Misdirected Participant Investments – A Case Study

Here's an interesting case study from our friends at Reish Luftman Reicher & Cohen: "Recently, a 401(k) plan trustee requested our advice regarding a failure of the plan service provider to allocate participant accounts in the manner described in participant enrollment forms."

“The service provider invested participant accounts in the plan’s default fund, rather than in the various funds selected by the participants. This “misdirection” of funds had been going on for a number of months. Did this case involve a failure to operate the plan in accordance with its written terms?  

Generally speaking, the first step in any correction analysis is to determine the type of problem. Does the error impact the planfs qualified status? Is it a prohibited transaction? Is it a fiduciary breach? This is important because the IRS remedial program known as the Employee Plans Compliance Resolution System or “EPCRS” (see  IRS Revises Correction Program with New Corrections ) can only be used to fix certain types of defects.

For 401(k) plans, EPCRS is available to correct only defects amounting to “qualification failures”. that is, defects that jeopardize the tax-qualified status of the plan. Qualification failures fall into three categories:

  • “plan document failures”, failures to keep the plan document up-to-date with the law and the current requirements of Internal Revenue Code qualified plan rules;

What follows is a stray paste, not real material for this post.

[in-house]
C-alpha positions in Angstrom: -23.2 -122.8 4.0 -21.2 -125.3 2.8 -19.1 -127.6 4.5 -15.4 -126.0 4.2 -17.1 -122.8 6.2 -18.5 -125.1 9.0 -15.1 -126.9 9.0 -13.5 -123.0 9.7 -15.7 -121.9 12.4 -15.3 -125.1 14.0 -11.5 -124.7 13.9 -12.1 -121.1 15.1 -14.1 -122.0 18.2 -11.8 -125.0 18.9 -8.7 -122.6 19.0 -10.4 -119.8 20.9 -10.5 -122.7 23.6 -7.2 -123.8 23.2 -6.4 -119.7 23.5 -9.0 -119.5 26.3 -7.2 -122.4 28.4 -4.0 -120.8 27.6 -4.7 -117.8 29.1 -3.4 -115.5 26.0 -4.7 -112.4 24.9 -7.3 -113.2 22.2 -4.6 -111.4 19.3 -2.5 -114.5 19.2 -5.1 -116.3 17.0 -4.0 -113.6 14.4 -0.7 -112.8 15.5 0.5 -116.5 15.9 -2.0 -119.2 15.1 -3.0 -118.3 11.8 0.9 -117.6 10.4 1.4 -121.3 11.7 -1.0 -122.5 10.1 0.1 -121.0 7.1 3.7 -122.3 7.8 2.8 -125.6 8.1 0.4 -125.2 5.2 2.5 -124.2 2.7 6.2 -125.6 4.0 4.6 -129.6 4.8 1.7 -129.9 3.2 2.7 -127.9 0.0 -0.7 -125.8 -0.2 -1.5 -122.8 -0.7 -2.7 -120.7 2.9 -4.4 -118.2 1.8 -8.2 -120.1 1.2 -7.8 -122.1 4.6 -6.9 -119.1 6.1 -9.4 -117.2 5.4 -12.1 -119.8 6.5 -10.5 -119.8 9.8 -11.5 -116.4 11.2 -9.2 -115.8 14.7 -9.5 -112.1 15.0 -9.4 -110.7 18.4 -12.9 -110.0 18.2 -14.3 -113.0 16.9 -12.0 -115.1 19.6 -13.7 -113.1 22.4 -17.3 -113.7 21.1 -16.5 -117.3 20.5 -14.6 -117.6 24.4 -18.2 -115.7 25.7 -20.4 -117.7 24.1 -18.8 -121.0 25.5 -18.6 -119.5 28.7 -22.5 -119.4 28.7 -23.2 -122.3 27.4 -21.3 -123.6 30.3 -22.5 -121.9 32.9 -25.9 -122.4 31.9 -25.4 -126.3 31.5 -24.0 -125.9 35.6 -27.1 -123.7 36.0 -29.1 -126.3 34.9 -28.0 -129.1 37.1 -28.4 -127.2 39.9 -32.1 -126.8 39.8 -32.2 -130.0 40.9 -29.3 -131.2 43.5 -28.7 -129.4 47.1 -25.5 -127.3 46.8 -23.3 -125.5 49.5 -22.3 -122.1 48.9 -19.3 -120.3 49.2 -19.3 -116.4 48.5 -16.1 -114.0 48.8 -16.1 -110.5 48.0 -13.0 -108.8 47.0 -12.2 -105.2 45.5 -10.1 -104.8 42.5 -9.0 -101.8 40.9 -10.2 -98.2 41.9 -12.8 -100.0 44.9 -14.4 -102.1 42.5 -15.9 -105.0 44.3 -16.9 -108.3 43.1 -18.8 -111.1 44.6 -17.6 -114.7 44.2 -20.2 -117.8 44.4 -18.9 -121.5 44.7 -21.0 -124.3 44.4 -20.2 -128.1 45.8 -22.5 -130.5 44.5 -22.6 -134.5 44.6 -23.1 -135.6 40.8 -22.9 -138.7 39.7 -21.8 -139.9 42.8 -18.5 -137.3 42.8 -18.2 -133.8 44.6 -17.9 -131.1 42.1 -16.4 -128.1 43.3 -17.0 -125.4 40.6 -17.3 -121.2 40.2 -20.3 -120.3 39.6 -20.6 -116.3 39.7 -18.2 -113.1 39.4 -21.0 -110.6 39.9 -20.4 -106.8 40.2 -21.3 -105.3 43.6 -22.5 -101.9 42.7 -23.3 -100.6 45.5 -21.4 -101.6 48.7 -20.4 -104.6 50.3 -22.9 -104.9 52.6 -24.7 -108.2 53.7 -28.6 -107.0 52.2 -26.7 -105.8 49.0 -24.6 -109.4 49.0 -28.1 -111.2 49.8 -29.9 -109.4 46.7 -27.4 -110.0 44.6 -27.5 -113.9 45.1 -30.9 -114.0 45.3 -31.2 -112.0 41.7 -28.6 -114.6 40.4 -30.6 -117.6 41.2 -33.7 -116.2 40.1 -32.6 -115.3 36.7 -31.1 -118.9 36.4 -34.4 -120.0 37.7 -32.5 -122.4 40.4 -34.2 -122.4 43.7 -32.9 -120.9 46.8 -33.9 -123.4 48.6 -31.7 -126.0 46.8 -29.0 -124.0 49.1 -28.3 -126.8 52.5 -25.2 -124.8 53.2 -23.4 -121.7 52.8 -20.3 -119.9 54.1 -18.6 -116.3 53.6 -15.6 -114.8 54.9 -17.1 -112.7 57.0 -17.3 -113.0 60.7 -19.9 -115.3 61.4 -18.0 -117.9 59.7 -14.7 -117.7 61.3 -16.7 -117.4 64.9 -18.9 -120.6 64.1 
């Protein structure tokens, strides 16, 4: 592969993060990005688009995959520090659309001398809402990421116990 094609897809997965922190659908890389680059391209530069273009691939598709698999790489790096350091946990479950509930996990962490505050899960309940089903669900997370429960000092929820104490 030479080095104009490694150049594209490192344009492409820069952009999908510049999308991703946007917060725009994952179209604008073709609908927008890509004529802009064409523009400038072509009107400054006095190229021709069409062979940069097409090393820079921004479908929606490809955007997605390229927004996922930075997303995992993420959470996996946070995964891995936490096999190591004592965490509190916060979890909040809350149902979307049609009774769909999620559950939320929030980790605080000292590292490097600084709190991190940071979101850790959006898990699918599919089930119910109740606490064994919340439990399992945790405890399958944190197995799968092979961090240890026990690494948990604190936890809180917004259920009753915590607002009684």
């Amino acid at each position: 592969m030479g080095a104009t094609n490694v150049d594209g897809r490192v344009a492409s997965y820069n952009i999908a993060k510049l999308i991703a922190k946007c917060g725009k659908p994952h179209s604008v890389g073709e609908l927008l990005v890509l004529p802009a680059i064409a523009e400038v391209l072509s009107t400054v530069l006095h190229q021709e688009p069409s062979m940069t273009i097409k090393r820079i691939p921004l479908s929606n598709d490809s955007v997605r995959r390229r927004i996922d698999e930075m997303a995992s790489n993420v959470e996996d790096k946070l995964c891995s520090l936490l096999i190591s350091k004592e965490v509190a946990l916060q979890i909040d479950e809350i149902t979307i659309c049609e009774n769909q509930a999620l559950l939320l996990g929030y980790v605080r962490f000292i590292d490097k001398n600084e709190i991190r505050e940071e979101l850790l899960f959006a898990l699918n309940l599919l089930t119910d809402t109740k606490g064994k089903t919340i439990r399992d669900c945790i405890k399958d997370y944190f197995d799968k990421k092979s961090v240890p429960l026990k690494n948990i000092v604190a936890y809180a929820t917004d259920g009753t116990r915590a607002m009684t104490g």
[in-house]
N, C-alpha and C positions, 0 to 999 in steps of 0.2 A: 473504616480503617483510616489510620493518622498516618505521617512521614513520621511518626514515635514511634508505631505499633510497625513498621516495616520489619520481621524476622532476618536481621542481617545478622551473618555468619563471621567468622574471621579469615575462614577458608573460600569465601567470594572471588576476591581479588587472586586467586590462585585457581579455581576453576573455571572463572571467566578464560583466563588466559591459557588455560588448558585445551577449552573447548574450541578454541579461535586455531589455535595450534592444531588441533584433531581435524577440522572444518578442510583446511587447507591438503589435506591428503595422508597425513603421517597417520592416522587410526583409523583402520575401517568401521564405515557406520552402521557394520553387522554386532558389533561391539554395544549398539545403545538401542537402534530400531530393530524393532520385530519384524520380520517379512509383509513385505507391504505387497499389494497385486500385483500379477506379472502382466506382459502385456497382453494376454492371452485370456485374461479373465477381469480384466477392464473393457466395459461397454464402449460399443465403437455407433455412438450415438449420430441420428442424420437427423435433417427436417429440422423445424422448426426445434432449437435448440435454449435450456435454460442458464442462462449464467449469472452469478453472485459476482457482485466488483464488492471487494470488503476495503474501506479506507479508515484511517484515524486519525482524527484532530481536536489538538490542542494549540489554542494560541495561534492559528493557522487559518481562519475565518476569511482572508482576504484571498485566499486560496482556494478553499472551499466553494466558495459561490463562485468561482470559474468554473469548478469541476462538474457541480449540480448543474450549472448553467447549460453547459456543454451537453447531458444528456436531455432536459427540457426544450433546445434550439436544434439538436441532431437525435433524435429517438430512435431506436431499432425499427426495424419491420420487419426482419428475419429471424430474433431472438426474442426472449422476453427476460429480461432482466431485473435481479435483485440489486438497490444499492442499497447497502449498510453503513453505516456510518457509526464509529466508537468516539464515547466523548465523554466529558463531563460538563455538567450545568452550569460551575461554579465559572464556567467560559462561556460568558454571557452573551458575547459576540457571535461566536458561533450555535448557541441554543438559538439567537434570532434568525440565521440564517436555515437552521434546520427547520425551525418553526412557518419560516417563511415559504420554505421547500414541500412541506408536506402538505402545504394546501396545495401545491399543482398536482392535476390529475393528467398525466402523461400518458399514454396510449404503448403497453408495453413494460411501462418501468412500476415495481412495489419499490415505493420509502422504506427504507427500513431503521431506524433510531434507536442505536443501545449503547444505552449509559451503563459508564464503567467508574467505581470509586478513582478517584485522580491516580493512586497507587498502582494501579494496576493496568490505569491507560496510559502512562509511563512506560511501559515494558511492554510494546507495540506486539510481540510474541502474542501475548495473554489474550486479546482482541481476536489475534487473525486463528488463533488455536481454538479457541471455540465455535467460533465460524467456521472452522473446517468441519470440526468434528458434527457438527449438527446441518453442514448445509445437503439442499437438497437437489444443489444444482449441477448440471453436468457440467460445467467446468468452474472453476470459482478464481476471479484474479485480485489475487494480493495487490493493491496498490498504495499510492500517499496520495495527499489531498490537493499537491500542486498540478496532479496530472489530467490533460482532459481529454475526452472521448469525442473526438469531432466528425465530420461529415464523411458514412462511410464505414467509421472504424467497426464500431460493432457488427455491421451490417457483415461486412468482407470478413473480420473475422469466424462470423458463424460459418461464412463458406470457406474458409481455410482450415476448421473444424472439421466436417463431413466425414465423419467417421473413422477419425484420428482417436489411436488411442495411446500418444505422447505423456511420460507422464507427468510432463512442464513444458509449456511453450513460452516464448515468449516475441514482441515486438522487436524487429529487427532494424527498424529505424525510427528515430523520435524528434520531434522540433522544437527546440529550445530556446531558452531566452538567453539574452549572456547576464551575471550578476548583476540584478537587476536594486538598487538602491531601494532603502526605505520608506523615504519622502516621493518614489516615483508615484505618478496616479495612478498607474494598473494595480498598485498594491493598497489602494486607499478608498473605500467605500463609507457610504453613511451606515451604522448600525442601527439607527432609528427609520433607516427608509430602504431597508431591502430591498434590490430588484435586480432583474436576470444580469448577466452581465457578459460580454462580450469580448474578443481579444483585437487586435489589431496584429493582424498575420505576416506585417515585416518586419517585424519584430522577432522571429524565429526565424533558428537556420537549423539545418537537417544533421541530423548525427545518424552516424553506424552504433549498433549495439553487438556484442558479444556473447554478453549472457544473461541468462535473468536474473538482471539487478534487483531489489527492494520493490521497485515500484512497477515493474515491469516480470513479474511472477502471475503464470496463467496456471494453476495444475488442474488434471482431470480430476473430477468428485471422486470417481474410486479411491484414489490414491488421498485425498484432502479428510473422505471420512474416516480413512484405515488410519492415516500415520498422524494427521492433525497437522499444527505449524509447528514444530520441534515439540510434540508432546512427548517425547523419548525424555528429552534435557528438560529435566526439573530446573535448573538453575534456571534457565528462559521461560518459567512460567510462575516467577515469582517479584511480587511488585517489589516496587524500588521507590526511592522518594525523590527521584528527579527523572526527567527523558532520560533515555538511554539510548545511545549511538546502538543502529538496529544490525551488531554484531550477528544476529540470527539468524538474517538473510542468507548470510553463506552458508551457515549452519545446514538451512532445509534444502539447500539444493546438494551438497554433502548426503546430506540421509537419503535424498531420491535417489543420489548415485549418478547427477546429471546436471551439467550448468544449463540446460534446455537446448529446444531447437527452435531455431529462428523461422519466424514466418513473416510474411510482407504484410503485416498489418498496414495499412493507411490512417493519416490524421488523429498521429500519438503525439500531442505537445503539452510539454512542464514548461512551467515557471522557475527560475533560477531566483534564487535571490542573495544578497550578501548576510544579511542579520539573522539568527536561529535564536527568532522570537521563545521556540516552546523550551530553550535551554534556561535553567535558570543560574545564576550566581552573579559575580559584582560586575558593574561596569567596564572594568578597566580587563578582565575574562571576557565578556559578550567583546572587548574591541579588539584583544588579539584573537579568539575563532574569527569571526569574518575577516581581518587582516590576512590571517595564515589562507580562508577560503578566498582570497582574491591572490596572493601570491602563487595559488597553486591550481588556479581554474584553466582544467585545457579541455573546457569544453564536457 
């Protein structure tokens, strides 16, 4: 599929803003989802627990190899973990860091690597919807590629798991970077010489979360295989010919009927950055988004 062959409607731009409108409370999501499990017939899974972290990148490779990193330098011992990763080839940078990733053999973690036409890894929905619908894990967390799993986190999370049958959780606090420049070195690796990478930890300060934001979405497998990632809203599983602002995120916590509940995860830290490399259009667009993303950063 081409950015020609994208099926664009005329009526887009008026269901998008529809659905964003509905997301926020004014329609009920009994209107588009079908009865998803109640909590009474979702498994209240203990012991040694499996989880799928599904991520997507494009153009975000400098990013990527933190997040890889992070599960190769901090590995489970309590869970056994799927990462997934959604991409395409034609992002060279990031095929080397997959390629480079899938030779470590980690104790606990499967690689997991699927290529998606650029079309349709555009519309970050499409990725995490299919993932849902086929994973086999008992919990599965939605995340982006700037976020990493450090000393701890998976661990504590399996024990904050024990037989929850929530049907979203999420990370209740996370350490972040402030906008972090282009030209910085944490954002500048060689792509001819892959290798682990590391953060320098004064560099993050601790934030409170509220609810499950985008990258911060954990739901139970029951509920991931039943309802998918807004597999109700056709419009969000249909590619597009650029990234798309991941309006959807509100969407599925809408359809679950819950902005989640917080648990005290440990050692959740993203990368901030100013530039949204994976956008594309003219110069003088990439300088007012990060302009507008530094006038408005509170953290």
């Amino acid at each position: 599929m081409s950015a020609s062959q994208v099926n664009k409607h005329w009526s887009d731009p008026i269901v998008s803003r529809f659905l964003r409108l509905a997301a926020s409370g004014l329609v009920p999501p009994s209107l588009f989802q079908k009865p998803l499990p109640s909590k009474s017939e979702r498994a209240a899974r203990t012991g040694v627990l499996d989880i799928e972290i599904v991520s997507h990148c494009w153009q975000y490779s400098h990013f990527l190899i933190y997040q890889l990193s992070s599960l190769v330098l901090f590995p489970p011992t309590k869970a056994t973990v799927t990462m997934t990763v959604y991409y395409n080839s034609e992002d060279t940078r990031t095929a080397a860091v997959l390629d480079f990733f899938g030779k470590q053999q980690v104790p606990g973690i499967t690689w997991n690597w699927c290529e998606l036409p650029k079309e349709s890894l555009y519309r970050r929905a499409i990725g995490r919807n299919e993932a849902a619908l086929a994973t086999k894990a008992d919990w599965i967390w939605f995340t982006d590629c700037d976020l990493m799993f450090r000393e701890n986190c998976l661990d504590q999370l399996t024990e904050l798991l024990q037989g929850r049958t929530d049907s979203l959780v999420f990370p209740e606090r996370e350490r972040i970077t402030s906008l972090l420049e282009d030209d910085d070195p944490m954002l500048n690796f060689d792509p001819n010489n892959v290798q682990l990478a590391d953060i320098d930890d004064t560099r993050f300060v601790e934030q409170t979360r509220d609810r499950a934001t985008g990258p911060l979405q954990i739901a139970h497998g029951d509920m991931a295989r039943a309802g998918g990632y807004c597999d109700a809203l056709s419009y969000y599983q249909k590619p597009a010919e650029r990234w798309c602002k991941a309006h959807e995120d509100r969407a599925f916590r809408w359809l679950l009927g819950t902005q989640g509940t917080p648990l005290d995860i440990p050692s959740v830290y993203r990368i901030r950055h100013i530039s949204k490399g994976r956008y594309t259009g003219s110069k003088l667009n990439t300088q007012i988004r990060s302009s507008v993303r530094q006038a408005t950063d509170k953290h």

• “demographic failures”, failures to satisfy the non-discrimination, participation and coverage rules; and
  • “operational failures”, failures to operate the plan in accordance with its written terms.

In addition, depending on the type of defect(s) at issue, EPCRS may prescribe a specific correction methodology. Finally, not all types of defects are eligible for correction under each of EPCRS component programs.

So what did we have here? In our case, plan document and demographic failures were clearly not at issue. But did this case involve a failure to operate the plan in accordance with its written terms? It could be logically argued that the answer is no. This is because the defect involved the failure to follow the terms of participant enrollment forms, which are arguably documents separate and distinct from the plan document. Thus, the failure to follow the forms could not result in an operational failure, which only occurs if there is a failure to follow the plan document.”

The rest of the case study is online  HERE